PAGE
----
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F1 | 5 talking points from the Hungarian Grand Prix

Red Bull’s rollercoaster weekend, Stroll shines and more thoughts from Hungary.

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F1 | 5 talking points from the Hungarian Grand Prix
Fuente imagen: @Lance_stroll

The Red Bull is a diva 

Hungary turned out to be another tricky weekend for Red Bull Racing, even if the final result was pretty good. 

Throughout Friday and Saturday, both Max Verstappen and Alex Albon were unhappy with the balance of the RB16. Verstappen spun during FP3 as they looked off the pace heading into qualifying.  

Qualifying was a nightmare for the team as Verstappen could only manage P7, with Albon knocked out in Q2.  

Sunday was a far better day for the team, eventually. 

Verstappen went off on his way to the grid and looked set to miss the race as he damaged his left front suspension. Incredibly, his mechanics managed to fix it in record time and just made the start. 

From there, a strong opening lap from Verstappen moved him up to P3 in the damp conditions and a good strategy allowed him to hold off Bottas to take P2.  

Alex Albon headed from P13 to P5 as Red Bull proved they have the second quickest car when they can get it into the right window.  

At the moment, getting it into that window is proving extremely difficult. Two consecutive races at Silverstone will be an opportunity to learn more about this tricky package.  

Stroll steps up 

The 2020 Hungarian Grand Prix has to go down as once of Lance Stroll's best weekends in Formula One to this point. The Canadian drove superbly all weekend and silenced a lot of people who give him the lazy 'pay driver' tag.  

He qualified an excellent P3, ahead of teammate Sergio Perez.  

He jumped Bottas at the start and was P2 in the opening laps. Verstappen and Bottas overtook him via the overcut and undercut and dropped to P4.  

Nonetheless, he made no big mistakes throughout the course of the weekend and firmly but Perez in the shade, which isn't an easy thing to do. His race was strong and a podium will come if this continues.  

Haas' call pays off  

Despite Magnussen and Grosjean receiving 10-second post-race penalties due to team communications that broke the rules as the drivers didn't drive the cars unaided on the formation lap, the decision to pit for dries at the end of it turned out to be the right one.  

The other teams and drivers pitted very early in this race as the track quickly dried; it left Magnussen and Grosjean running in P3 and P4.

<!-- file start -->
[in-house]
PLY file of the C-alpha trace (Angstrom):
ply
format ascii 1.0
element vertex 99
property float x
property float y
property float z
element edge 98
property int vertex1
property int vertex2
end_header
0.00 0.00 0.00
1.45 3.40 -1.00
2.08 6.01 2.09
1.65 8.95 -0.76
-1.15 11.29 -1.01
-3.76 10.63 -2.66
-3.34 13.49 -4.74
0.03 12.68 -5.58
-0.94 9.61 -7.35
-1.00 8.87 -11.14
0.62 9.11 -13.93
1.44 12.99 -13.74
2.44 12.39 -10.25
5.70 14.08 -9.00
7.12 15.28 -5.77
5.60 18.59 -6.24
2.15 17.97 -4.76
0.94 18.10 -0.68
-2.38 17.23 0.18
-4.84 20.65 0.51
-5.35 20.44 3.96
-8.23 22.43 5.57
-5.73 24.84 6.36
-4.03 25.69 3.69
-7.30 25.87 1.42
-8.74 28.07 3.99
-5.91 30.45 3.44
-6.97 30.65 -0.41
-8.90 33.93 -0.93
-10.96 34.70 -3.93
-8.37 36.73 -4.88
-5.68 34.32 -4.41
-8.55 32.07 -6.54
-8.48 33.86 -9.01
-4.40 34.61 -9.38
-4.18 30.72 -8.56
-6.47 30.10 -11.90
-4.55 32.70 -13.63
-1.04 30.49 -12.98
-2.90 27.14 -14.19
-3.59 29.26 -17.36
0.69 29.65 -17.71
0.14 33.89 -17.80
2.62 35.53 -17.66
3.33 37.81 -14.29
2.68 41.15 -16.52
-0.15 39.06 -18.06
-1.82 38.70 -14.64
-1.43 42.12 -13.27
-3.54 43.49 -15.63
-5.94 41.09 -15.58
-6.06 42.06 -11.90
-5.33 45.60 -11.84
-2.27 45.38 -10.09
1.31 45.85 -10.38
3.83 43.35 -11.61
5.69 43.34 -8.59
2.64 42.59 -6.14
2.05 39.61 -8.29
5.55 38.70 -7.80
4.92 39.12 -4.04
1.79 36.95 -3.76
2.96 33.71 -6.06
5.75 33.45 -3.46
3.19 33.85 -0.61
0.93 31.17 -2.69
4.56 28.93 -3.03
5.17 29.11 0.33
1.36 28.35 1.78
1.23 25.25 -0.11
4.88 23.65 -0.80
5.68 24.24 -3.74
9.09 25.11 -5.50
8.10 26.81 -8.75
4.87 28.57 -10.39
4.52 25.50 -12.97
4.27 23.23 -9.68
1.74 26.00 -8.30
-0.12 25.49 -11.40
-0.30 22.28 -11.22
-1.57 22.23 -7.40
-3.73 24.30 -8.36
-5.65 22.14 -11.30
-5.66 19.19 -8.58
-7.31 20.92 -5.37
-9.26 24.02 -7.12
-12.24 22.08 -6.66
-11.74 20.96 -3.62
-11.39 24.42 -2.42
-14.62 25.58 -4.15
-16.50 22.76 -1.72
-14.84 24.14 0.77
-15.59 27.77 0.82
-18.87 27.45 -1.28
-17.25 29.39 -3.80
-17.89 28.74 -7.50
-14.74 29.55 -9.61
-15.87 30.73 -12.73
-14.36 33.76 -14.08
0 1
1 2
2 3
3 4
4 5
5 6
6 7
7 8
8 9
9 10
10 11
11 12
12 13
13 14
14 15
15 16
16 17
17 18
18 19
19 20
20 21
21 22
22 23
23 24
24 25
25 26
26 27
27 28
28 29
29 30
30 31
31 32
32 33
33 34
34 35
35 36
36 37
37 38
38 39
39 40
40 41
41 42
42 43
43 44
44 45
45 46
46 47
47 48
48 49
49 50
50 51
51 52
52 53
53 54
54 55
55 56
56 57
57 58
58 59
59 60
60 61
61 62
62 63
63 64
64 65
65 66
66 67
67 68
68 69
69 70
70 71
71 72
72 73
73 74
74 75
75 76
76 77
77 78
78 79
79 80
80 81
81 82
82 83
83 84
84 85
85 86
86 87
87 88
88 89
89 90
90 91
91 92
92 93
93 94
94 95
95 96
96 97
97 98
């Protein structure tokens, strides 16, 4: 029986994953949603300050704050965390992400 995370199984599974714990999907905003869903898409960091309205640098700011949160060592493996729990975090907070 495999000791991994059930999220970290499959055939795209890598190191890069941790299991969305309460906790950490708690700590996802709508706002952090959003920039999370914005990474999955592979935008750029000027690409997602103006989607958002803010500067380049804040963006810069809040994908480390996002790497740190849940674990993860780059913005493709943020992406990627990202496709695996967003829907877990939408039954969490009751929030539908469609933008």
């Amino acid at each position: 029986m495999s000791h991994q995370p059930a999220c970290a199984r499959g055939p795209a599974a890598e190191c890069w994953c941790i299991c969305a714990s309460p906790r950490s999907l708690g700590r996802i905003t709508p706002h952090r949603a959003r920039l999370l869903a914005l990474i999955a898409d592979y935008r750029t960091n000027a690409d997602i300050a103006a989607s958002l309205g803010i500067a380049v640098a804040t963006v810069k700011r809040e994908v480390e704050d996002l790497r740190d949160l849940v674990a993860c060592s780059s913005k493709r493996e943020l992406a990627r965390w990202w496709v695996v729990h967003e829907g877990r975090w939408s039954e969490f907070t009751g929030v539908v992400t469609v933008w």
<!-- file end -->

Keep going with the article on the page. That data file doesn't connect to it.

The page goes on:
Whilst they unsurprisingly fell backwards (Grosjean's race compromised even more thanks to damage after an Albon divebomb left him with damage), Kevin Magnussen drove a really strong and sensible race to finish 9th on the road, which turned into P10 following the penalty.  

Haas' 2020 challenger is one that's not going to score many points, so the call from the drivers and team yesterday was brave and correct. 


Alfa Romeo are in deep trouble 

Following a strong start last year with Kimi Räikkönen, things have really fallen away for the Swiss-based team since Hungary in 2019. The car went backwards in the second half of that campaign and it's got even worse this time around. Giovinazzi and Räikkönen qualified on the back row of the grid; Saturday was the first time in the Finn's career that he qualified last on pure pace. 

The race was equally bad for the duo as Räikkönen finished P15 and Giovinazzi in P17.  

Whilst having the Ferrari engine this year isn't ideal, the car is lacking in all areas and the regression they've had in the last 12 months is really bad.  

The two points Giovinazzi scored at that wild opening round in Austria may well be their only points of the season.  

There's a lot of work for them to do to be competitive again.  

Can Mercedes go unbeaten in 2020?  

3 races into a condensed 2020 season and Mercedes have won all of them thanks to Valtteri Bottas and Lewis Hamilton; the W11 is an incredible machine and has left the rest of the field a long way behind. 

Hamilton's pole time on Saturday was almost a second quicker than Lance Stroll in P3. The Brit got a fine start in the wet and cruised to victory, once again.  

Valtteri Bottas had a bad start and dropped to 7th, but he recovered to P3 and he could well have taken 2nd from Verstappen for a second straight weekend if the race had gone another lap. Nonetheless, how effortlessly he caught the Red Bull shows how utterly dominant Mercedes are.  

Barring reliability problems or a crash which might involve both drivers, they should be able to win every race this season. 

They consistently set the benchmark for excellence and they've taken it to another level this year. It may mean it's pretty mundane at the front, but they deserve full credit for the job they are doing. 

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